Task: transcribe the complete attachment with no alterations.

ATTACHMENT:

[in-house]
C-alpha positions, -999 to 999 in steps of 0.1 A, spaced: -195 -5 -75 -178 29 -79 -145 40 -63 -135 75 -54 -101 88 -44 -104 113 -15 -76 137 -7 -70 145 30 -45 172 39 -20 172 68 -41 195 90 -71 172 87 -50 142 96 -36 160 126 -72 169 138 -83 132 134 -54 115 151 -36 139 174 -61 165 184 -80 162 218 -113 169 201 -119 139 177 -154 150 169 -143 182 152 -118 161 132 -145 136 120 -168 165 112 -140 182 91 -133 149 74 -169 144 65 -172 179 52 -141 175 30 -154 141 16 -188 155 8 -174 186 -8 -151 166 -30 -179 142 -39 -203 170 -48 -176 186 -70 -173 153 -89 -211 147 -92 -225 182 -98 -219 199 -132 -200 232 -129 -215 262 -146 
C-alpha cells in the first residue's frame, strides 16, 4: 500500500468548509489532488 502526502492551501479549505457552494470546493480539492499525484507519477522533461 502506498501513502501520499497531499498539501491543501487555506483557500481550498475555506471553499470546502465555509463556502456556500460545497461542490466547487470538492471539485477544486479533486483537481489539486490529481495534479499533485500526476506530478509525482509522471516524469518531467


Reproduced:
[in-house]
C-alpha positions, -999 to 999 in steps of 0.1 A, spaced: -195 -5 -75 -178 29 -79 -145 40 -63 -135 75 -54 -101 88 -44 -104 113 -15 -76 137 -7 -70 145 30 -45 172 39 -20 172 68 -41 195 90 -71 172 87 -50 142 96 -36 160 126 -72 169 138 -83 132 134 -54 115 151 -36 139 174 -61 165 184 -80 162 218 -113 169 201 -119 139 177 -154 150 169 -143 182 152 -118 161 132 -145 136 120 -168 165 112 -140 182 91 -133 149 74 -169 144 65 -172 179 52 -141 175 30 -154 141 16 -188 155 8 -174 186 -8 -151 166 -30 -179 142 -39 -203 170 -48 -176 186 -70 -173 153 -89 -211 147 -92 -225 182 -98 -219 199 -132 -200 232 -129 -215 262 -146 
C-alpha cells in the first residue's frame, strides 16, 4: 500500500468548509489532488 502526502492551501479549505457552494470546493480539492499525484507519477522533461 502506498501513502501520499497531499498539501491543501487555506483557500481550498475555506471553499470546502465555509463556502456556500460545497461542490466547487470538492471539485477544486479533486483537481489539486490529481495534479499533485500526476506530478509525482509522471516524469518531467